Believing that the Americans could not protect them from the British and their native allies, Captain Pipe and many other Lenape bands began to reach out to the British as allies. Also in 1778, Pipe and the members of his tribe who supported war, departed from the Tuscarawas and relocated on the Walhonding River, about fifteen miles above the present site of Coshocton, Ohio.

In 1781 Colonel Daniel Brodhead attacked and destroyed this village, the last step in Pipe’s move to ally with the British. Captain Pipe became the leader of those natives who supported the British and moved his people to the Tymochtee Creek near the Sandusky River. This village was known as “Pipe’s Town,” and was located near present-day Crawford in Wyandot County. He spent the remainder of the war trying to thwart American expansion into the Ohio Country.

In 1782, Pipe helped defeat the Crawford Expedition, headed by William Crawford. Seeking vengeance for the Gnadenhutten Massacre, in which nearly 100 Lenape were killed, the warriors marked Crawford for death by painting his face black. They conducted ritual torture of Crawford before killing him, and he begged Simon Girty, an American interpreter, to shoot him. Captured by the Seneca as a boy and assimilating with them, Girty knew he would likely be killed if he intervened in the ritual, but he was strongly criticized by settlers for his inaction.

===After the Revolution===

Captain Pipe continued to resist white settlement of the Ohio Country (known by the Americans as the Northwest Territory by then). By the 1810s and 1820s, Captain Pipe realized his people had little chance against the Americans and began to negotiate treaties with the government. The pioneer settlers continued to violate these agreements, moving onto land set aside for the Lenape.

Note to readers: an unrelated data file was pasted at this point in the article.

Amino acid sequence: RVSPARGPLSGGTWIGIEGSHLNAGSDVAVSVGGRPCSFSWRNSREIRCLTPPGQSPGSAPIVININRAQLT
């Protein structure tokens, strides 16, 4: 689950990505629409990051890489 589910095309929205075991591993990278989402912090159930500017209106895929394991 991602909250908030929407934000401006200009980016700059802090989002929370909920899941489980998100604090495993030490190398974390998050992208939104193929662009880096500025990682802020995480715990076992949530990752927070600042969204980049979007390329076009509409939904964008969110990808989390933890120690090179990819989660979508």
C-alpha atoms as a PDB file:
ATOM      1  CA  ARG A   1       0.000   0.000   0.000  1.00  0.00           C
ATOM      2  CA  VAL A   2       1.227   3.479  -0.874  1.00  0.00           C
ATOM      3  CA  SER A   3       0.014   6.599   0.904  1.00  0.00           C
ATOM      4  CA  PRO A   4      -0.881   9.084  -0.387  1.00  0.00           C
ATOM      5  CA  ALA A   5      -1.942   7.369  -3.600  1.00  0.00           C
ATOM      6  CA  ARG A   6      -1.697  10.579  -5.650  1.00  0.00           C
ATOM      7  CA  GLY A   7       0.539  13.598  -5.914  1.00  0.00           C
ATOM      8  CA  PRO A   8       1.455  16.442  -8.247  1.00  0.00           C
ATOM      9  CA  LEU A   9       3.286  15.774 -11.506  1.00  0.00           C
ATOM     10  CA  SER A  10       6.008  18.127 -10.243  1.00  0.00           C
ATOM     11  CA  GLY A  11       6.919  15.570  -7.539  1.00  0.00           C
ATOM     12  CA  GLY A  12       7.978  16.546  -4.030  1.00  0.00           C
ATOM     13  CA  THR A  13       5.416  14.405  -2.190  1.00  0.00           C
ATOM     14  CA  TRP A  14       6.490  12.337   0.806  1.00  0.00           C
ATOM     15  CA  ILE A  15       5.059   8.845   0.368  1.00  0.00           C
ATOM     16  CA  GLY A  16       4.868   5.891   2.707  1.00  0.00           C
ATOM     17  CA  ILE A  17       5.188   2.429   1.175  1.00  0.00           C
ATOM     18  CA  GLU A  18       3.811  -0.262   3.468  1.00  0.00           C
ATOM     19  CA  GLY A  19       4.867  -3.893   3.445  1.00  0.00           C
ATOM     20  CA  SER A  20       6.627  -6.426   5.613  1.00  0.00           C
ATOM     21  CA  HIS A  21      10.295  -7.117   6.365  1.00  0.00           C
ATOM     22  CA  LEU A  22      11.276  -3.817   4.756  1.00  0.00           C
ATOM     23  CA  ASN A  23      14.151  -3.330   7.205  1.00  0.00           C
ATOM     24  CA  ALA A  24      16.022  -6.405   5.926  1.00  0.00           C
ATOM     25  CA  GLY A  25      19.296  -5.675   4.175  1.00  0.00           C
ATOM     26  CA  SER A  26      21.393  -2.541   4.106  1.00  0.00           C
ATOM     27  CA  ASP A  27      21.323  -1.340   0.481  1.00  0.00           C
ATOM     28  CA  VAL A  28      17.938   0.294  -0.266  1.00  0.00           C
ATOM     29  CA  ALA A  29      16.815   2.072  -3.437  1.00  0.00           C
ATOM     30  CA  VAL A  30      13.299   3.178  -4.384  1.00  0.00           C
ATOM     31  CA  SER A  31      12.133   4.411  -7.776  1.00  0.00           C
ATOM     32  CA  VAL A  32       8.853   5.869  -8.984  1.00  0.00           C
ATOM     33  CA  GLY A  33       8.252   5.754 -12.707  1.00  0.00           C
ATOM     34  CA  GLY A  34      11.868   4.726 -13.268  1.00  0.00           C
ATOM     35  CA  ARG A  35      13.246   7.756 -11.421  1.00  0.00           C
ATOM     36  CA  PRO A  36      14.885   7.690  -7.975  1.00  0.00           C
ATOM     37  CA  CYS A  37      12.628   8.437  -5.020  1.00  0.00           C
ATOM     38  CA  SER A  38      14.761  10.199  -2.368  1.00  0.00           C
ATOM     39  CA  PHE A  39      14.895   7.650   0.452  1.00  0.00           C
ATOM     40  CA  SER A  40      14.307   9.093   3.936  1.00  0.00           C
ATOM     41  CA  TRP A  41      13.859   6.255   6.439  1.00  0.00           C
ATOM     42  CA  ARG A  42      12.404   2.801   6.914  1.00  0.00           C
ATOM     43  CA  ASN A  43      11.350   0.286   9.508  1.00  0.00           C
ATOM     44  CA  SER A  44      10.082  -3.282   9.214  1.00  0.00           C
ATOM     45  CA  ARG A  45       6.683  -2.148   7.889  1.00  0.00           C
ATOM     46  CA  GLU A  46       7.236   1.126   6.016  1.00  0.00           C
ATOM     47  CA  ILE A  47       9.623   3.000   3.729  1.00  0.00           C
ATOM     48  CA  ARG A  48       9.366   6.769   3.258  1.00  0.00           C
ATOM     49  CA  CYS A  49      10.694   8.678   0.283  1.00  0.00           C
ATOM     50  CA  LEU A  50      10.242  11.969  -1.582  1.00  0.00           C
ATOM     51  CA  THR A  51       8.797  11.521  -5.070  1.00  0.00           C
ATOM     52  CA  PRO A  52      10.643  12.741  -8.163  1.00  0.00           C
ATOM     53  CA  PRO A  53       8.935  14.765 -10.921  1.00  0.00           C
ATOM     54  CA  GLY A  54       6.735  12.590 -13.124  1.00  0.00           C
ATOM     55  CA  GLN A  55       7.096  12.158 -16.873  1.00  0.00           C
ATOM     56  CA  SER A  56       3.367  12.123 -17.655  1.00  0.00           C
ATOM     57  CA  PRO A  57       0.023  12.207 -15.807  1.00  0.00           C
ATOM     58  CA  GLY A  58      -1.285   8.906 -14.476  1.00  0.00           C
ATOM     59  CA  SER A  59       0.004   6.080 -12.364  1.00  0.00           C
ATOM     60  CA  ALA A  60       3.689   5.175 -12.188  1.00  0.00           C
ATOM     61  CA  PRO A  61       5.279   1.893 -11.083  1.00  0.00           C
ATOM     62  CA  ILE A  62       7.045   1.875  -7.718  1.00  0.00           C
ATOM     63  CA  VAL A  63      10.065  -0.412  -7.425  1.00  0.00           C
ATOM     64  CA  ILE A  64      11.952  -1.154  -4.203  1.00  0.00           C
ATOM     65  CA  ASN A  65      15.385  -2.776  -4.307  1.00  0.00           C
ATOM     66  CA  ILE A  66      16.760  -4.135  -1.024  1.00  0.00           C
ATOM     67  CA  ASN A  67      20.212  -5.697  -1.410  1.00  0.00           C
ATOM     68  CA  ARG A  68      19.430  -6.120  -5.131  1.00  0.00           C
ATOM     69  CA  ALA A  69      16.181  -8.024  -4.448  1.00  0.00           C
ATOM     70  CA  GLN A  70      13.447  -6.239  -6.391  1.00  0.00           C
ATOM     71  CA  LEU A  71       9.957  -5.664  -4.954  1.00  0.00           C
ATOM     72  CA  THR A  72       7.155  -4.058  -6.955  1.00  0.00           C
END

In 1788 when settlers landed at what is now Marietta, Ohio, they found Captain Pipe and about seventy warriors encamped in the area. At that time General Josiah Harmar described him as a “manly old fellow, and much more of a gentleman than the generality of the frontier people.” By this time he was being called “Old Pipe.” According to the most reliable accounts, Captain Pipe was then about forty-eight years of age (considered old in those years when life expectancy of both settlers and Indians was less than during the late twentieth century). During this time, he also resided at “Birds Run” and “Indian Camp”, communities both still located on Ohio State Route 658, and “Flatridge”, all about 10 miles NW of present-day Cambridge. This was the location of many Lenape ceremonies, and their artifacts have been found at those locations. Captain Pipe was believed to have last visited around 1800.

It is believed that some time between 1793 and 1795, ”Hopocan’ made his headquarters at Jerometown, Ohio. In his later years, he resided with his people on the upper branches of the Mohican River, the head branches of the Black River, the Vermillion River and the Cuyahoga River, all in Ohio. In 1808-09 early white settlers to the area of what is now Jeromesville in Ashland County on the Jerome Fork of the Mohican River, found Lenape people living at the old Mohican village of Johnstown. (This was about three-fourths of a mile southwest of the present-day Jeromesville). The home of Old Captain Pipe was located nearby, as reported in stories of the settlers and the remaining Lenape, who said he lived there until 1812.

In the spring of 1812, Old Captain Pipe and his people removed westward. Some reports say they lived near present-day Orestes in Madison County, Indiana, but others refute that. The Treaty of St. Mary’s in 1818 gave the tribes three years before having to be removed from Indiana to Kansas. They departed peacefully in 1821. Chief Pipe was said to have died around 1818 near Orestes and is supposedly buried there. Other reports claim that he removed to Canada and died there.

Captain Pipe had a son, also named Captain Pipe, who signed many treaties and moved with the Lenape to Kansas.